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ASH Honors Thalia Papayannopoulou, MD, With Wallace H. Coulter Award for Lifetime Achievement in Hematology


Thalia Papayannopoulou, MD

Thalia Papayannopoulou, MD

The American Society of Hematology (ASH) will recognize Thalia Papayannopoulou, MD, of the University of Washington, Seattle, with the 2016 Wallace H. Coulter Award for Lifetime Achievement in Hematology. Dr. Papayannopoulou will be honored for her innovative contributions to cutting-edge areas of hematology—including hemoglobin regulation and stem cell biology—her commitment to patient care, and her mentorship of several generations of hematologists during her 55-year career.

The Wallace H. Coulter Award for Lifetime Achievement in Hematology, the Society’s highest honor, is named after the late Wallace Coulter. Mr. ­Coulter was a prolific inventor and engineer, best known for developing the Coulter Principle, a method that revolutionized the use of basic blood tests to screen for disease. This award commemorates Mr. Coulter’s innovative spirit, visionary leadership, and entrepreneurship, and it is bestowed on an individual who has demonstrated lifetime achievement and leadership in education, research, mentoring, and practice. ASH President Charles S. Abrams, MD, of the University of Pennsylvania, will present Dr. Papayannopoulou with her award during the 58th ASH Annual Meeting and Exposition in San Diego, in December 2016. 

Contributions to Hematology

Dr. Papayannopoulou’s scientific contributions to hematology are plentiful. Among them, she presented original and insightful work on globin regulation and on the role of integrins on stem cell behavior and trafficking. She first described the activation of fetal globin in adult cells in vitro and in vivo under acute stress conditions or during postchemotherapy treatments, paving the way for further exploration of modalities for awakening fetal globin for therapeutic benefit in beta-globin disorders. Dr. Papayannopoulou also explored globin regulation during development and in mutations leading to increased fetal globin in adult life. She also demonstrated that beta 1 integrins or VLA4 (very late antigen 4) are mechanistically important for stem/progenitor cell retention in bone marrow and for erythroid expansion and terminal maturation under stress conditions.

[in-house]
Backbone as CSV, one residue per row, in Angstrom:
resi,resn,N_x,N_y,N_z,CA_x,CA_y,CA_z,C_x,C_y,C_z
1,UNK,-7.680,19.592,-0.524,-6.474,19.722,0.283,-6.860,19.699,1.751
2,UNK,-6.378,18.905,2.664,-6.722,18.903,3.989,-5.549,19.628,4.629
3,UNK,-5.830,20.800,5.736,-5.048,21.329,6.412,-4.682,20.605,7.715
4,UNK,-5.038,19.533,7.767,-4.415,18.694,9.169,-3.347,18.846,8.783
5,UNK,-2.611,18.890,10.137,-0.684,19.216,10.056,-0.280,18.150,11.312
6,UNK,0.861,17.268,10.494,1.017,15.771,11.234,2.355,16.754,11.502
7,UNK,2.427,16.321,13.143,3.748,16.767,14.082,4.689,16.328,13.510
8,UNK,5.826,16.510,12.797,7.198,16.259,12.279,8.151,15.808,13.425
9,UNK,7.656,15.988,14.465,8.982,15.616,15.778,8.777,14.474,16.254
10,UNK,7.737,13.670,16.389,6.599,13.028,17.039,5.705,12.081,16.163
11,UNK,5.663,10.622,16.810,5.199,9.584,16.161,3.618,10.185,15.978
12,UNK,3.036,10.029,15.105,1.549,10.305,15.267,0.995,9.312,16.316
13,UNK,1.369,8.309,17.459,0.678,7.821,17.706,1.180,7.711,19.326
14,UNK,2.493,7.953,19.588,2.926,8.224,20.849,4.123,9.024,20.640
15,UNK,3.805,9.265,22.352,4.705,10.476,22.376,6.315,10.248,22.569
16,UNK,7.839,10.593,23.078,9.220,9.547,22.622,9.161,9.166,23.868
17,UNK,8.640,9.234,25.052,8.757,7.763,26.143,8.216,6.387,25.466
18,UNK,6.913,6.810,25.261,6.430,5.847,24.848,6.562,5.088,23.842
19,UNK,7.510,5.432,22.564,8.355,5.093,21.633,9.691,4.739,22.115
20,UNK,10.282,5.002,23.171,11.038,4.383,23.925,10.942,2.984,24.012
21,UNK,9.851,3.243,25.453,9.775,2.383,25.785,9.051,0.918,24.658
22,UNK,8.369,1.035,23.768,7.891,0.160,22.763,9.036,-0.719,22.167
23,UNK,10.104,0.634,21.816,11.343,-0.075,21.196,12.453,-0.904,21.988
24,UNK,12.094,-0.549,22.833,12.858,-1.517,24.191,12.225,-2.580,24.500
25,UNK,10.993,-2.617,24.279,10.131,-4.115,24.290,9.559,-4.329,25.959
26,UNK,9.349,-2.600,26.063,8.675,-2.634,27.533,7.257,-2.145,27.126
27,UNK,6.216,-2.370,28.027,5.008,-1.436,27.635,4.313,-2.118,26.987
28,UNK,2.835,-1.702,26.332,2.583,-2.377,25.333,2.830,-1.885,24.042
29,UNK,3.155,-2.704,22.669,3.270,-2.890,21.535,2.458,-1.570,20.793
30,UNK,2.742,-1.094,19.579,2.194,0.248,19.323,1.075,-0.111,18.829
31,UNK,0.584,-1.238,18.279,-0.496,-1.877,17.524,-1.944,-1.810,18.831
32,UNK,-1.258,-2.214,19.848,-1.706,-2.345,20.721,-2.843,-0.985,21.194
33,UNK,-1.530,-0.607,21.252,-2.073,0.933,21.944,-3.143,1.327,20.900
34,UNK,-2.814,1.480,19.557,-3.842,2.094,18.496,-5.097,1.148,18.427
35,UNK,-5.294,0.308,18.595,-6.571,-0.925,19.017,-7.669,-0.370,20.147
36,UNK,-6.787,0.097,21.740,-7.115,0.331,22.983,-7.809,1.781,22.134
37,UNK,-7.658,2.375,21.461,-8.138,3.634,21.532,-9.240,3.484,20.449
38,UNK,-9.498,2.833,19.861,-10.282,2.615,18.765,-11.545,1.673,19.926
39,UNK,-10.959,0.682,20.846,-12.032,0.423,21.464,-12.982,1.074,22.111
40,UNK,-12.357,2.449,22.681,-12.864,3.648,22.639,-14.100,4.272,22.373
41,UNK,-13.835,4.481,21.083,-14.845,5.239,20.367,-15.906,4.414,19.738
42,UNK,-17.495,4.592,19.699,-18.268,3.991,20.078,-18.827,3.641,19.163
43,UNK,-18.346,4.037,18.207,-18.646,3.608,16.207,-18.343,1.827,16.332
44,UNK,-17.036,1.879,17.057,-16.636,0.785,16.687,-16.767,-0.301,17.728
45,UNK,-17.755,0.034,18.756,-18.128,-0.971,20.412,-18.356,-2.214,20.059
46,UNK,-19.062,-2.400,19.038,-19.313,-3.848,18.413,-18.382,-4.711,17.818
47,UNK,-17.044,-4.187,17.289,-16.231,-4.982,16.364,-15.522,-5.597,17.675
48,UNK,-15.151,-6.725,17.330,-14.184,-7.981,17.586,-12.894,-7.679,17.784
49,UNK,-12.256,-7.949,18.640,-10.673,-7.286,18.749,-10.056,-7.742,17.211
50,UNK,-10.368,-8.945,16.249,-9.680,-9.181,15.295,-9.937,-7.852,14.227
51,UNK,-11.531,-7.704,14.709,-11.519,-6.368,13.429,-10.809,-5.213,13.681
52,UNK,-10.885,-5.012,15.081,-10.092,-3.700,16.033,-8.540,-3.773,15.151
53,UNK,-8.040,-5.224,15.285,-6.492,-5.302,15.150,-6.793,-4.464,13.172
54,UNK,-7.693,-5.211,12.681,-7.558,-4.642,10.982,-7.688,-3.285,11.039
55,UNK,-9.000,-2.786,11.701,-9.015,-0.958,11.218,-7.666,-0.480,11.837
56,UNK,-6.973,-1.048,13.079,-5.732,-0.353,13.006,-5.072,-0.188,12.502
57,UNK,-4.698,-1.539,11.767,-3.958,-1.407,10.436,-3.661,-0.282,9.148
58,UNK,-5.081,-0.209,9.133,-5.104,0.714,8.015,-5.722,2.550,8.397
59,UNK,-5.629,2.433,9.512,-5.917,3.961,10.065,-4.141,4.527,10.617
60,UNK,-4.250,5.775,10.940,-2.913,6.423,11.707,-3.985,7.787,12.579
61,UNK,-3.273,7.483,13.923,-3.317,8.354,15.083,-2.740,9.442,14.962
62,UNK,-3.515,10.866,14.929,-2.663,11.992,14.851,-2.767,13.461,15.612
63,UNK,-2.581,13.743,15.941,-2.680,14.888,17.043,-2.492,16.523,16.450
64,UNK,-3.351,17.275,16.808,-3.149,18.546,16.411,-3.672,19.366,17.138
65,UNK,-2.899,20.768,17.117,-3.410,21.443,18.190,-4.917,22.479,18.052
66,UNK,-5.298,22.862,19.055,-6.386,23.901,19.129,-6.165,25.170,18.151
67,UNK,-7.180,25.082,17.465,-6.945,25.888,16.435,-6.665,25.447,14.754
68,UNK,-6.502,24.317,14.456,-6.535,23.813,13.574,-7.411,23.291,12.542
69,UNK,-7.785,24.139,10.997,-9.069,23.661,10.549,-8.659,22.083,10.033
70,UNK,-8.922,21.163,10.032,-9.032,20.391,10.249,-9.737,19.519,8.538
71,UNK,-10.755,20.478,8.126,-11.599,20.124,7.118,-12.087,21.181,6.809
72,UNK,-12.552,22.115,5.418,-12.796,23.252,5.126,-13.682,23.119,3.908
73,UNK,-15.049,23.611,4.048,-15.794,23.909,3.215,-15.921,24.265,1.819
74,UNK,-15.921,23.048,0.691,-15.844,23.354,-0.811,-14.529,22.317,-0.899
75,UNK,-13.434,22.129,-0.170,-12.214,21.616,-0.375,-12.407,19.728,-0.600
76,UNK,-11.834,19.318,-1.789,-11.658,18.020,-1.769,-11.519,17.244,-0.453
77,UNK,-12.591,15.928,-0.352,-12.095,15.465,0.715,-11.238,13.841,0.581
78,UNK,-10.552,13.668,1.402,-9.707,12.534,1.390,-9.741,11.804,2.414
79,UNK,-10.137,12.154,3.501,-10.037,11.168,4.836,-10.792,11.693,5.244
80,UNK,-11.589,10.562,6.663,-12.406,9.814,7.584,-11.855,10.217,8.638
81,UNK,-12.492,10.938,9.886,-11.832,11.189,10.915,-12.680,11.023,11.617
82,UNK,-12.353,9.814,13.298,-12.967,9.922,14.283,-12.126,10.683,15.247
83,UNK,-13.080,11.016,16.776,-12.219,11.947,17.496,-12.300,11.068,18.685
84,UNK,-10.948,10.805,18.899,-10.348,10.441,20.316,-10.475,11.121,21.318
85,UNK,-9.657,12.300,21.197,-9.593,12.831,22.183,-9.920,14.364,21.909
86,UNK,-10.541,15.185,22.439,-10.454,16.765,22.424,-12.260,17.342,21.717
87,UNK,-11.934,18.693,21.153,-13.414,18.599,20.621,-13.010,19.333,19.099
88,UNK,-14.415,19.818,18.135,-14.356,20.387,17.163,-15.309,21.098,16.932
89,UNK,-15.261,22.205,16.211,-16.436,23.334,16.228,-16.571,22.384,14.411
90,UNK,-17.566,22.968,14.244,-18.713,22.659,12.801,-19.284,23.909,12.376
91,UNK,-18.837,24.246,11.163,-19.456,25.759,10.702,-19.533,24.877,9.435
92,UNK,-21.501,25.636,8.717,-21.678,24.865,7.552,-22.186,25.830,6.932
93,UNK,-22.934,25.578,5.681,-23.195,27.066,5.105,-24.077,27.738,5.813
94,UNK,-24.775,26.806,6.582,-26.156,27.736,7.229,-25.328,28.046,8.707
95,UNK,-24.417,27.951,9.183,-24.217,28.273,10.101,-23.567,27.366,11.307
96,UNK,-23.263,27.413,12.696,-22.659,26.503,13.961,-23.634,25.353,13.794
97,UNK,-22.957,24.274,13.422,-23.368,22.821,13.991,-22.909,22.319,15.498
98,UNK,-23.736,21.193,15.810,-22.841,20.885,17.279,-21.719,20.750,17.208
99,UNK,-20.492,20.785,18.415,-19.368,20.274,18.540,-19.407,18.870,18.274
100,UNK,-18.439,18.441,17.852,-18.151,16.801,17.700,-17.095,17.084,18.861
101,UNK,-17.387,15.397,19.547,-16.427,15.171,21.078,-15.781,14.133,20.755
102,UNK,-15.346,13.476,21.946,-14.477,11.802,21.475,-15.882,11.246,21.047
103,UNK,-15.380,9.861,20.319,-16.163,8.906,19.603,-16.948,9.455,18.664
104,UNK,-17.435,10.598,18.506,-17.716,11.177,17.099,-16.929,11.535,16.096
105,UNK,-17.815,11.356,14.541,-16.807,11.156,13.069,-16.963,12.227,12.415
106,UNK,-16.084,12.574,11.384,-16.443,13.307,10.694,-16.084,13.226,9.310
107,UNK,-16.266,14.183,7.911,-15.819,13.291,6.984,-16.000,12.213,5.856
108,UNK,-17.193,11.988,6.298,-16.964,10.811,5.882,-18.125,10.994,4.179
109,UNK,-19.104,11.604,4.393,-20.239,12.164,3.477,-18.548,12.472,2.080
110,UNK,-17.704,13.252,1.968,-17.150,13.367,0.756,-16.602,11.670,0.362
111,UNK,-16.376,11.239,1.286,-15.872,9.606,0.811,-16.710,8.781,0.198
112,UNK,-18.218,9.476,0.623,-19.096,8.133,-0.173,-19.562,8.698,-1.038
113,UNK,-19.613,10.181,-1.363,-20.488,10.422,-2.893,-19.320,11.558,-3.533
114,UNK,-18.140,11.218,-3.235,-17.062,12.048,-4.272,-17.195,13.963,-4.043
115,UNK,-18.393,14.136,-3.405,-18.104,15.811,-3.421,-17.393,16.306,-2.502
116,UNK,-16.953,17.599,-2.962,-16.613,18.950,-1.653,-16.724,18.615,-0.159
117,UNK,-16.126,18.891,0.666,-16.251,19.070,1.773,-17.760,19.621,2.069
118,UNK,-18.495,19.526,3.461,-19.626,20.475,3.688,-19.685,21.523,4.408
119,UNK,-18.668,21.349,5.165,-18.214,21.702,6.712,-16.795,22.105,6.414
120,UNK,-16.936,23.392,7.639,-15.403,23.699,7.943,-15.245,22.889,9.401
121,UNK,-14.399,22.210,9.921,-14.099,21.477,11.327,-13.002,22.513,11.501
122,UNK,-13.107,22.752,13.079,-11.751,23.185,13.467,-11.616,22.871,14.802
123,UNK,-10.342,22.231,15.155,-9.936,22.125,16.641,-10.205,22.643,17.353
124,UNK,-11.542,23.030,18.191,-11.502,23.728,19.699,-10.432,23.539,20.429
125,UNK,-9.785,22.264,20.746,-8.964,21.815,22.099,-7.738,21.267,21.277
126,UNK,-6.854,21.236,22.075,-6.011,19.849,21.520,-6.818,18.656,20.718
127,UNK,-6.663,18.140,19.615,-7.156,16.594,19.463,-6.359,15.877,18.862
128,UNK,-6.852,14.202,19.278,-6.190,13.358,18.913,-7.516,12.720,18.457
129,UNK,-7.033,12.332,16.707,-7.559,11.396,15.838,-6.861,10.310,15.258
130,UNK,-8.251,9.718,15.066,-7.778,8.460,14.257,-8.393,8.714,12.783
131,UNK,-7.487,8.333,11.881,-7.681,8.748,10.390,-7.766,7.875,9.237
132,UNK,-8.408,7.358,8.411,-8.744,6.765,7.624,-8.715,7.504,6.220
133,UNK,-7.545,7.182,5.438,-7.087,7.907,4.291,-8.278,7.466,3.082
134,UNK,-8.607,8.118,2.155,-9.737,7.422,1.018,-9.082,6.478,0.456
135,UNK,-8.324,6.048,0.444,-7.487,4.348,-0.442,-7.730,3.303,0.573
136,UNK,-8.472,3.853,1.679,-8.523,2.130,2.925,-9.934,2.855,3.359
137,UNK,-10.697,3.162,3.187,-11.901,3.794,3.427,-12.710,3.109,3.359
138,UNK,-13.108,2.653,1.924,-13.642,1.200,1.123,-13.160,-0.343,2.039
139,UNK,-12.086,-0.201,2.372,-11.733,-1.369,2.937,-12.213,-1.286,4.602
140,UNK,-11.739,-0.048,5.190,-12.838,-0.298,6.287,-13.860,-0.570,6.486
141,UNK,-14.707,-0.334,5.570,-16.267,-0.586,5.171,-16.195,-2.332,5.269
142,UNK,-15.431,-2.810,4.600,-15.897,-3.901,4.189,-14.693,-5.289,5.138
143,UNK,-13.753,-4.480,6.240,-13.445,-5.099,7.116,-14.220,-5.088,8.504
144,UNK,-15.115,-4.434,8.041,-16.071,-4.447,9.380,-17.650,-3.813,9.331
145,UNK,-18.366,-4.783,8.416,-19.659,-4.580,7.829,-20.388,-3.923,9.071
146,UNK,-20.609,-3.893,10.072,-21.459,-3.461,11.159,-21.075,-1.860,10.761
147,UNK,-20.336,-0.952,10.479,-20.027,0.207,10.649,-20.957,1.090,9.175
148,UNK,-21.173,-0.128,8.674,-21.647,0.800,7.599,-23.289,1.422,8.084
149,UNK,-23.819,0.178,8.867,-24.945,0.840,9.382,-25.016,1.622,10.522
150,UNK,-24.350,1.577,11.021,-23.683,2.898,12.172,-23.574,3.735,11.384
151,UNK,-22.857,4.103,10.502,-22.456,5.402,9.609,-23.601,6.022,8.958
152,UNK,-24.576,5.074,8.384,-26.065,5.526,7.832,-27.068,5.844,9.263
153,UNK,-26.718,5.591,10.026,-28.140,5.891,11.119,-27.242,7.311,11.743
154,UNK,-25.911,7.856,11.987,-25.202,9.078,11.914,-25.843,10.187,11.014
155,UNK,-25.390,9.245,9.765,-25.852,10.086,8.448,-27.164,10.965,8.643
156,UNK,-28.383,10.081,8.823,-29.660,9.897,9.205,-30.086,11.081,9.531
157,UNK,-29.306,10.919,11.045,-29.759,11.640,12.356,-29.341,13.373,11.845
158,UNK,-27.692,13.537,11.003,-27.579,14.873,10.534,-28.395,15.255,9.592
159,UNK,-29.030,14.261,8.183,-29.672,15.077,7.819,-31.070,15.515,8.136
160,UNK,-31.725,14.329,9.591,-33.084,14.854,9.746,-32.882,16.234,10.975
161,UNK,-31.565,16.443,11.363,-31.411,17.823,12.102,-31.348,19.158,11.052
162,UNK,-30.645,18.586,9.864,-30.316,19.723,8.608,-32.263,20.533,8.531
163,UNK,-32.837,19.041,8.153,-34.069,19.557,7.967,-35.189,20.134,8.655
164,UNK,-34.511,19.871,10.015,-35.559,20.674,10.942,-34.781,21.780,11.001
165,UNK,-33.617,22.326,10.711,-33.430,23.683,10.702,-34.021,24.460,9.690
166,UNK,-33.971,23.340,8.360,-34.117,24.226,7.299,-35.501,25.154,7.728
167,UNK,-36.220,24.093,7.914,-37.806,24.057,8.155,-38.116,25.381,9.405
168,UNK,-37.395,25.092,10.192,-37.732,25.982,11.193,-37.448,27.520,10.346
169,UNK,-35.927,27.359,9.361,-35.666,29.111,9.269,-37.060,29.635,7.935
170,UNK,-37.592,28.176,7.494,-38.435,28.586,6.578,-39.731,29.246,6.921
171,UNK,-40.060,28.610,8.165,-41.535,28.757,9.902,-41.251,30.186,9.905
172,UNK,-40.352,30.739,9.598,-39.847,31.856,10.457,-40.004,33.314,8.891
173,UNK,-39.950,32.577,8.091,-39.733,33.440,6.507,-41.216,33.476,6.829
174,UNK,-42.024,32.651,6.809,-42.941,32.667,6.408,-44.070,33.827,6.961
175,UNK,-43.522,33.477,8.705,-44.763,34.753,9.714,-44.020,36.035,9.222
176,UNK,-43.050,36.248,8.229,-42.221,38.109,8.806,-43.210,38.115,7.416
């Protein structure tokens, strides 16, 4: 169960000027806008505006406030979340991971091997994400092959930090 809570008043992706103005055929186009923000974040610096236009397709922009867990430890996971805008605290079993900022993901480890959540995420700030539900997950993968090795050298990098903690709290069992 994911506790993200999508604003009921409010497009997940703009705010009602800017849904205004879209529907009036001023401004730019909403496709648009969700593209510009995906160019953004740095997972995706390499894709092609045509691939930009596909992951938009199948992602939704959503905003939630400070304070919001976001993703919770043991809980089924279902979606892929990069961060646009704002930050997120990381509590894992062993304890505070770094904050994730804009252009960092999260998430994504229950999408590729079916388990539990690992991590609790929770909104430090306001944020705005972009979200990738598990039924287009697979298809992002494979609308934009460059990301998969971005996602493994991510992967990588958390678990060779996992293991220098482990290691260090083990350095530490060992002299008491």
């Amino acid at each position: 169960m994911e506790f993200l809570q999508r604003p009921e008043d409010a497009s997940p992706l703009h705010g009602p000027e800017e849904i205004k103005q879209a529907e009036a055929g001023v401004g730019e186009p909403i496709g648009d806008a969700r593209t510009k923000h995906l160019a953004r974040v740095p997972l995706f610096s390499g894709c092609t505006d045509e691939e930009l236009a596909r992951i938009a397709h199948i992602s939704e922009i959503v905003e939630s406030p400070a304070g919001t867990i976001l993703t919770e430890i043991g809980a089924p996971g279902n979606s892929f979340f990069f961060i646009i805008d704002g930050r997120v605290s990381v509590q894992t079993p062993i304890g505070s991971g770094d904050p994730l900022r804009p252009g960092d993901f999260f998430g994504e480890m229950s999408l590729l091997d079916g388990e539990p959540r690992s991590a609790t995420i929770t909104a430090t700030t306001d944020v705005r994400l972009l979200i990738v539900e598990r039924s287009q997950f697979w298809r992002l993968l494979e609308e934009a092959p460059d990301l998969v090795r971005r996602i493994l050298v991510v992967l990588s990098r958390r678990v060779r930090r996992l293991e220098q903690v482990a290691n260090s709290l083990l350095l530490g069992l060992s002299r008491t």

In addition to her numerous scientific contributions, Dr. Papayannopoulou has mentored generations of trainees and junior faculty on hematology, many of whom have become major leaders in the field. She has demonstrated leadership that has guided scientific exploration, and she has developed fundamental policies that have had a broad impact across hematology practices.

Dr. Papayannopoulou is an active member of ASH and other societies, including the American Society for Clinical Investigation, the Association of American Physicians, the International Society for Experimental Hematology (ISEH), and the International Society for Stem Cell Research. She is a member of the American Academy of Arts and Sciences. She also served on numerous editorial boards, including those of Blood, the American Journal of Hematology, and The Journal of Clinical Investigation.

Her most distinguished awards include ASH’s William Dameshek Prize (in 1990 with her husband, George Stamatoyannopoulos, MD, DrSci), Temple University’s Gwendolyn J. Stewart Memorial Award to honor women in the biomedical sciences, the Hellenic Society of Hematology’s Outstanding Lifetime Achievement Award in Hematology, and the Metcalf Award by ISEH. ■



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